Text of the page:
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I typed the following in a terminal

$ musique
The program 'musique' is currently not installed. You can install it by typing:
sudo apt-get install musique

So Ubuntu knows that "musique" is a program, although it's currently not installed on the machine. However, if I type

$ musiquez
No command 'musiquez' found, did you mean:
 Command 'musique' from package 'musique' (universe)

it knows that there is no such program called "musiquez".

My question is, how does Ubuntu know this? Where is this information stored about what applications can be installed on Ubuntu?

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up vote 9 down vote accepted

This feature is provided by the command-not-found( Its function is to suggest alternatives and corrections in case of mistyping etc. ) package. Ubuntu installs it by default.

how does it work?

The way it works is through the command_not_found_handle() function in bash. bash provides a hook which is basically a function that is invoked when a command is not found.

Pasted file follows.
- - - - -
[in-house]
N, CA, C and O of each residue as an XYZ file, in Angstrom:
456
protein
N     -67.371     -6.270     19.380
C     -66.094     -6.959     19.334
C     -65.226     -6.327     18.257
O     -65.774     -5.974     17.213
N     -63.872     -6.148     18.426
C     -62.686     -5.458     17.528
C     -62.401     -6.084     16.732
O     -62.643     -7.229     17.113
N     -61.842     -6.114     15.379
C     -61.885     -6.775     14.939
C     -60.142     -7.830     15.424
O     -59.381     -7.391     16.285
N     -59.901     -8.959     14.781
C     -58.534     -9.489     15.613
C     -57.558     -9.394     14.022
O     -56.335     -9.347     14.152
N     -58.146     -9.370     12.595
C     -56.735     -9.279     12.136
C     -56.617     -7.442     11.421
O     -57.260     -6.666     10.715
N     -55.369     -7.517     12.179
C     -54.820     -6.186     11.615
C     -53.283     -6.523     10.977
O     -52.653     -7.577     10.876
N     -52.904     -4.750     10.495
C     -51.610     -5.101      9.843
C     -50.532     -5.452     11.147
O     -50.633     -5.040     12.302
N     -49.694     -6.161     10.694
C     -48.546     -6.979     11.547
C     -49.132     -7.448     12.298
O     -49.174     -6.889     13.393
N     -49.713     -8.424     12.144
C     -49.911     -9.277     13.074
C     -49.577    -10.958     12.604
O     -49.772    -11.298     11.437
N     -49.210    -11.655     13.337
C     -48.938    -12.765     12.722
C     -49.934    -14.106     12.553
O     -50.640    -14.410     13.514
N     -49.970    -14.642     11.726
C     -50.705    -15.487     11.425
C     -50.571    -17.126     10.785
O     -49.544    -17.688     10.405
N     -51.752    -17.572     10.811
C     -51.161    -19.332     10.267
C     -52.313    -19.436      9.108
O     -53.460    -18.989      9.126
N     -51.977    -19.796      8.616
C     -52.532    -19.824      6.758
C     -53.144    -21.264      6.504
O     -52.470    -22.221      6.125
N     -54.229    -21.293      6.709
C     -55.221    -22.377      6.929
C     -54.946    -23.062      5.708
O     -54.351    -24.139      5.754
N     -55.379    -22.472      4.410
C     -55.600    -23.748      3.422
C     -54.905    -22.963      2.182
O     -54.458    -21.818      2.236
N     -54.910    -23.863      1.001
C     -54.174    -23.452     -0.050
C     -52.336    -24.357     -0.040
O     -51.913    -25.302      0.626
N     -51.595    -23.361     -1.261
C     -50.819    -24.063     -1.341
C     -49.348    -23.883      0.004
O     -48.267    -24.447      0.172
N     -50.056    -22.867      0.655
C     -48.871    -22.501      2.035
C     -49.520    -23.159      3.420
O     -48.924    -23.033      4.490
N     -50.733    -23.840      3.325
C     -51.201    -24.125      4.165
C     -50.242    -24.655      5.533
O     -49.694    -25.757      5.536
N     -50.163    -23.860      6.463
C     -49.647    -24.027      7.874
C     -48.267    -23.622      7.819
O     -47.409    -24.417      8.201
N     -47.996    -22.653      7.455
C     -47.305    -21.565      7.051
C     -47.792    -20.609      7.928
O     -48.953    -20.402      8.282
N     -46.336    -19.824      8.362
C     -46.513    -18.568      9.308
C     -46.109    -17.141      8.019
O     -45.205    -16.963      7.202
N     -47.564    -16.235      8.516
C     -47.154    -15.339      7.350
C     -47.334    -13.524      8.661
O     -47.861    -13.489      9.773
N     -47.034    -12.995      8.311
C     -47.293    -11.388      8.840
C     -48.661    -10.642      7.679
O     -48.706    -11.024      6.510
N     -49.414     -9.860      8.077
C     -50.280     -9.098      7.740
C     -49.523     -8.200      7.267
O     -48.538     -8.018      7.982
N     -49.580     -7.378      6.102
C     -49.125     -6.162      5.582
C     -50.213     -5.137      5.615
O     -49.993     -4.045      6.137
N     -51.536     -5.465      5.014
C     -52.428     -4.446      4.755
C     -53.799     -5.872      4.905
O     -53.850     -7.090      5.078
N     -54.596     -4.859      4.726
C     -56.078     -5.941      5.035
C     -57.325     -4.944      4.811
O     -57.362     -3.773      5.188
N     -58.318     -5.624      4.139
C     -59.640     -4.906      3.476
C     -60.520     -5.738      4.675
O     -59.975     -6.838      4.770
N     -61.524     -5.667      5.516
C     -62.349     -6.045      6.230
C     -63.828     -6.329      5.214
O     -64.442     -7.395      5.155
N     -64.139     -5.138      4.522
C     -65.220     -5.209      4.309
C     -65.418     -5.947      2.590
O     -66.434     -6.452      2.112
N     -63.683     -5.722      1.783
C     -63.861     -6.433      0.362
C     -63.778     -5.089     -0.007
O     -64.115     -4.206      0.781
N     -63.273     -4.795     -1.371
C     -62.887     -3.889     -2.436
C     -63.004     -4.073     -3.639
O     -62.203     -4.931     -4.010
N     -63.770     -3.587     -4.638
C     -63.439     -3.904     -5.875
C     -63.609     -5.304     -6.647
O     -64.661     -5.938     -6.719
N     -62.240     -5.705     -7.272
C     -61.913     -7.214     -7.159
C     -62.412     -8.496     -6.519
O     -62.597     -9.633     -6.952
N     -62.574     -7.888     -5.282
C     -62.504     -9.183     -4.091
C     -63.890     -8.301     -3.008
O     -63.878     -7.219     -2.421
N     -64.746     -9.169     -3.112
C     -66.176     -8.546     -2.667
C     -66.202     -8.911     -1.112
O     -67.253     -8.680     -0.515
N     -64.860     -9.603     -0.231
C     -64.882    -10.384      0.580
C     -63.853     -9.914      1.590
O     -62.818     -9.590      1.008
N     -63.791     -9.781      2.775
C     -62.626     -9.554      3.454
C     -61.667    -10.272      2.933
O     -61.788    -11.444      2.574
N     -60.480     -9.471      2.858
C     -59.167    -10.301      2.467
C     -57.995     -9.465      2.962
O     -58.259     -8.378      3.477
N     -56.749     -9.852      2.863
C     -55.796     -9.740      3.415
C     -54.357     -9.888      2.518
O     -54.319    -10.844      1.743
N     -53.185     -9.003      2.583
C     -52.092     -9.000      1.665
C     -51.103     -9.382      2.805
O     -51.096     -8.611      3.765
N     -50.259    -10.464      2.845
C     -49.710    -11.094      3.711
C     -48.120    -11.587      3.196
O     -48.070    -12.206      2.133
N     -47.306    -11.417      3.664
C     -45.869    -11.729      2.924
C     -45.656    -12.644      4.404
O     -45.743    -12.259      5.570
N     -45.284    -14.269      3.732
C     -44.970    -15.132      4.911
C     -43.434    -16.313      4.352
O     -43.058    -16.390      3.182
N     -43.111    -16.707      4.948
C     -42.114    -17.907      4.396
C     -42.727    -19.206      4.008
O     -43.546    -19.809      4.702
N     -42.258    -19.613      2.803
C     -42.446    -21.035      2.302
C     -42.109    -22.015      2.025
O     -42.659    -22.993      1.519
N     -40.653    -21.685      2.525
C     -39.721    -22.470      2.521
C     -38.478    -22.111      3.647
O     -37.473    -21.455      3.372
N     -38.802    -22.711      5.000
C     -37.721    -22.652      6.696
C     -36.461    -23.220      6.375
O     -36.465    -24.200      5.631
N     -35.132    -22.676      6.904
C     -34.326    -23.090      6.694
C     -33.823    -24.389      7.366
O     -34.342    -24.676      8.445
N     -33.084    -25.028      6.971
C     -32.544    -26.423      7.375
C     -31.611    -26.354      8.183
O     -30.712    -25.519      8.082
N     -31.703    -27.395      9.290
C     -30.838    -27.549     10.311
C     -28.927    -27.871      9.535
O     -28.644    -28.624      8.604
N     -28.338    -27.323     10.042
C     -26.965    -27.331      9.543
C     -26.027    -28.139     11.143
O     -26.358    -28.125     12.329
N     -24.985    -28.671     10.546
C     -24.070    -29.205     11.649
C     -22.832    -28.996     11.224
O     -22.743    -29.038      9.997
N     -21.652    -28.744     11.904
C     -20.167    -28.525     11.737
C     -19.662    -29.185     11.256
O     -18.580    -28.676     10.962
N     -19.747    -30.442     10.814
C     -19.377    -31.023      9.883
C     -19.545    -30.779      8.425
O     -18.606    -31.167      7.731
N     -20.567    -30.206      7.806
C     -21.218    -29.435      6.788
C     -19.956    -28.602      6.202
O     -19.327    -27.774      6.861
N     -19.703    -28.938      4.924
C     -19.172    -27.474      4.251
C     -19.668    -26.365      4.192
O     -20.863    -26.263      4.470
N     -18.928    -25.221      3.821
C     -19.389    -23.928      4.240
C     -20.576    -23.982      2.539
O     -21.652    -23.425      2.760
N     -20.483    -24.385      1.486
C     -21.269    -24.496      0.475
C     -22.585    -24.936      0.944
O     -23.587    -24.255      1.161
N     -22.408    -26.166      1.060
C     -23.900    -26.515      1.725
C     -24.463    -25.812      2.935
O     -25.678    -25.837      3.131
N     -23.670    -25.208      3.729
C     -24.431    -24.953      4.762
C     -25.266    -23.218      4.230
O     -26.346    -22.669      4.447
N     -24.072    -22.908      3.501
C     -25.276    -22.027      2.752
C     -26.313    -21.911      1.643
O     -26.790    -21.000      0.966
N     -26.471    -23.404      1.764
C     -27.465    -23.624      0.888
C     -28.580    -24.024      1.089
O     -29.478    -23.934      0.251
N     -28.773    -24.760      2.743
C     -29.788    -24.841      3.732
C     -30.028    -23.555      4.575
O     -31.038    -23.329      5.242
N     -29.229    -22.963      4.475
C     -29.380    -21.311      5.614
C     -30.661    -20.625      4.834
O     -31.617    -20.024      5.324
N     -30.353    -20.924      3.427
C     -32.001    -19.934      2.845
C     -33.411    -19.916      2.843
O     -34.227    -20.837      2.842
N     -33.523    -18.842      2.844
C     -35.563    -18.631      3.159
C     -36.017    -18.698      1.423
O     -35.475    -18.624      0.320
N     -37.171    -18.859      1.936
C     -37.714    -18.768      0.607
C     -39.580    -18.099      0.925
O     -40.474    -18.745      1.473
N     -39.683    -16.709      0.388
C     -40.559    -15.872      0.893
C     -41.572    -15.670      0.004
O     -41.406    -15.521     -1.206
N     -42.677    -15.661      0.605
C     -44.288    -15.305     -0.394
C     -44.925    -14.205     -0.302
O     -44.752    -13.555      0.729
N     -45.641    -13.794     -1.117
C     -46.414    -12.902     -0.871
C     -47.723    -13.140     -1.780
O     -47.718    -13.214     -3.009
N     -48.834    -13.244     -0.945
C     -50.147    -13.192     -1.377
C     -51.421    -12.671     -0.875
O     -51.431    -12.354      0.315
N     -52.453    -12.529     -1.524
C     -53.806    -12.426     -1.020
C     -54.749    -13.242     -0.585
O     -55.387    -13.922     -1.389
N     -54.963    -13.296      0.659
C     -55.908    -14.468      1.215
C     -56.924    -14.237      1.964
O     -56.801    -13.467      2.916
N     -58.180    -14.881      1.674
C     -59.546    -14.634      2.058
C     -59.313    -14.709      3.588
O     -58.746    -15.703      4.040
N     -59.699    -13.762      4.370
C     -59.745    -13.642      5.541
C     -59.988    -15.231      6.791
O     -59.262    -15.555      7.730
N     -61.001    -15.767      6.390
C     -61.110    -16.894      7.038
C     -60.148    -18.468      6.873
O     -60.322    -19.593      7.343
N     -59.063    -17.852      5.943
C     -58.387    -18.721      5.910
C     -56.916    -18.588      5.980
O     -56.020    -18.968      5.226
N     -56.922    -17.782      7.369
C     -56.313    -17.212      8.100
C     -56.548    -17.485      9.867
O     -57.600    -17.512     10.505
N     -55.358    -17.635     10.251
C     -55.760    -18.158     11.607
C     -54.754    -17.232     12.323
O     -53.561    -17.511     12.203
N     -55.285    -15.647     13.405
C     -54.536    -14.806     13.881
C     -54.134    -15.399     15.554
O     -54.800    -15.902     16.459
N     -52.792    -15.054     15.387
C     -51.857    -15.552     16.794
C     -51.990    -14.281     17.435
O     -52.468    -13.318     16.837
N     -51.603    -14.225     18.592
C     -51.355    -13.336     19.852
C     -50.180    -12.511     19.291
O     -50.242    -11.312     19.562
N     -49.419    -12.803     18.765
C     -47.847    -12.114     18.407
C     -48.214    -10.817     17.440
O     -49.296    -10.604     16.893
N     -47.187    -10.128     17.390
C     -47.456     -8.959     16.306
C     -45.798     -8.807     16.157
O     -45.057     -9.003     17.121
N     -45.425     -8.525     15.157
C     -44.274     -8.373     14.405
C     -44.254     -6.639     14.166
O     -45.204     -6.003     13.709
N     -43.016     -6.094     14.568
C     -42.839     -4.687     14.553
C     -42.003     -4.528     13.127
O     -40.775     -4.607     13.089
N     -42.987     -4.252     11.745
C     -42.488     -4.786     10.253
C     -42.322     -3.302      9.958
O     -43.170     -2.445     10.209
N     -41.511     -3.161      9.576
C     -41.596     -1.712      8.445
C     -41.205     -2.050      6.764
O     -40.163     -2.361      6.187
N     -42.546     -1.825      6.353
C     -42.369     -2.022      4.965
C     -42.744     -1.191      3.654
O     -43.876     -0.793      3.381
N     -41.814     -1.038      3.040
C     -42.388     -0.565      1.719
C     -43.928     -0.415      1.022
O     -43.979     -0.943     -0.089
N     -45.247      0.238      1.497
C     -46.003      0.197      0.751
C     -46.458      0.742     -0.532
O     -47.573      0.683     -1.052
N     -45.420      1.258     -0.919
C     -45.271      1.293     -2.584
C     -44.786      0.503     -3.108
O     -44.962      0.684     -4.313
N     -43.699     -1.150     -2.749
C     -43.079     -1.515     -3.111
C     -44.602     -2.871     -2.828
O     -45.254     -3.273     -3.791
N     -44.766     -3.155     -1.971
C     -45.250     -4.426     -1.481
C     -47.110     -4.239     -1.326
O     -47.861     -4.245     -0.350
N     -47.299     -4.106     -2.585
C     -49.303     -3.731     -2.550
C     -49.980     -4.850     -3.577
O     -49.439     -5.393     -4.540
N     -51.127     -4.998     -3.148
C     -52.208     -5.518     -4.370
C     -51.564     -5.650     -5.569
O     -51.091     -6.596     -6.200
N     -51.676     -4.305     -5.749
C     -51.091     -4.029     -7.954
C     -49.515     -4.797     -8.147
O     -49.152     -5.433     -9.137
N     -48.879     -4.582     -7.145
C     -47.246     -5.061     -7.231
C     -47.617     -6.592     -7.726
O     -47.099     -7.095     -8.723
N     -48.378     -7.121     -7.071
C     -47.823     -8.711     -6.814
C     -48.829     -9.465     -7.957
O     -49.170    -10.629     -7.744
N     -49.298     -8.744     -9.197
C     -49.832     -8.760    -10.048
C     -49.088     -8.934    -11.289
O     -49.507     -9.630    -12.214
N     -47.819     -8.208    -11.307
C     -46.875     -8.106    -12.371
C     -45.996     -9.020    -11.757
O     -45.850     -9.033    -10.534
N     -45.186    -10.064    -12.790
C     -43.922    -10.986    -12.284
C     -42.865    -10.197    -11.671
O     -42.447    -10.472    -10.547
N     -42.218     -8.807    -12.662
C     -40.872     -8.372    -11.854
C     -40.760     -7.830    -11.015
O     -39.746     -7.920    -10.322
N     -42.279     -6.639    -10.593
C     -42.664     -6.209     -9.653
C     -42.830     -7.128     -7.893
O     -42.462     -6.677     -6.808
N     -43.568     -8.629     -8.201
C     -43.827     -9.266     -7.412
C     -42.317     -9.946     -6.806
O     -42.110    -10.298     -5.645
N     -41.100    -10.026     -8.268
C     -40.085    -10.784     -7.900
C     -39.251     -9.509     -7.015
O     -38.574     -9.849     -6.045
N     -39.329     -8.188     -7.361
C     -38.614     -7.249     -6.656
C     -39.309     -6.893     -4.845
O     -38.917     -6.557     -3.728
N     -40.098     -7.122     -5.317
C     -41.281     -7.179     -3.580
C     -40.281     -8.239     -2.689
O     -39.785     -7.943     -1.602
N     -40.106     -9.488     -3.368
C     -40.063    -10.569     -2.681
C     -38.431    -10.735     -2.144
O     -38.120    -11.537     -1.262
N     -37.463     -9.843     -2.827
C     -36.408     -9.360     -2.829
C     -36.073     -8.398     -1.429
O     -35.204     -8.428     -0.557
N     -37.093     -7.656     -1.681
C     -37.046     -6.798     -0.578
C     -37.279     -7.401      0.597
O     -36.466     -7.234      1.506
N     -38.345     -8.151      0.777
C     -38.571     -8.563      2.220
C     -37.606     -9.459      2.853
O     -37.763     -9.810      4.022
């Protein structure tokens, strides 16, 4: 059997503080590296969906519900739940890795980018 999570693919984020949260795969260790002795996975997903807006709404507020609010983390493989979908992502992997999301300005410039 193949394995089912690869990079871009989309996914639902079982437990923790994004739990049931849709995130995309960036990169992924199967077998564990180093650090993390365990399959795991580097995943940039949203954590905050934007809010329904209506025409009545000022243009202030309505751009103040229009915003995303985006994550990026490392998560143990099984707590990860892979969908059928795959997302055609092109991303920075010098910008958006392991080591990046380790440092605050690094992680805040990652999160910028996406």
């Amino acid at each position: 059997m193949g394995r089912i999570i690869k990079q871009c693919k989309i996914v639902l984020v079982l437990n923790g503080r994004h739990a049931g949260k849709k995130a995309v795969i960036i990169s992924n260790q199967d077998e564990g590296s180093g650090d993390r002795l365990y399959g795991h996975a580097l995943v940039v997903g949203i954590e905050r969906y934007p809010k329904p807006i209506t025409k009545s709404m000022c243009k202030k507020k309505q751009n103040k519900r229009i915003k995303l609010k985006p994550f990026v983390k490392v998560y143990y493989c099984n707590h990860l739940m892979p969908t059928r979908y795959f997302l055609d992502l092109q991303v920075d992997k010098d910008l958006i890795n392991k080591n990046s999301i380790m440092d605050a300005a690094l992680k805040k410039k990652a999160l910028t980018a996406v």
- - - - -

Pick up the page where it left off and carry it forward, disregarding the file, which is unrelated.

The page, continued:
If you are more curious, open the /usr/lib/command-not-found file and take a look at the script. It works using the python module CommandNotFound.

enter image description here

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A pair of packages, command-not-found and command-not-found-data, are what makes this feature work.

command-not-found is simply a handler for the command_not_found_handle() bash function; it searches through the data about the mapping between commands and packages provided by command-not-found-data.

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I would assume that command-not-found then checks through the local cache of the repositories that is made every time a user runs sudo apt-get update. – nerdwaller Jul 11 '13 at 19:54

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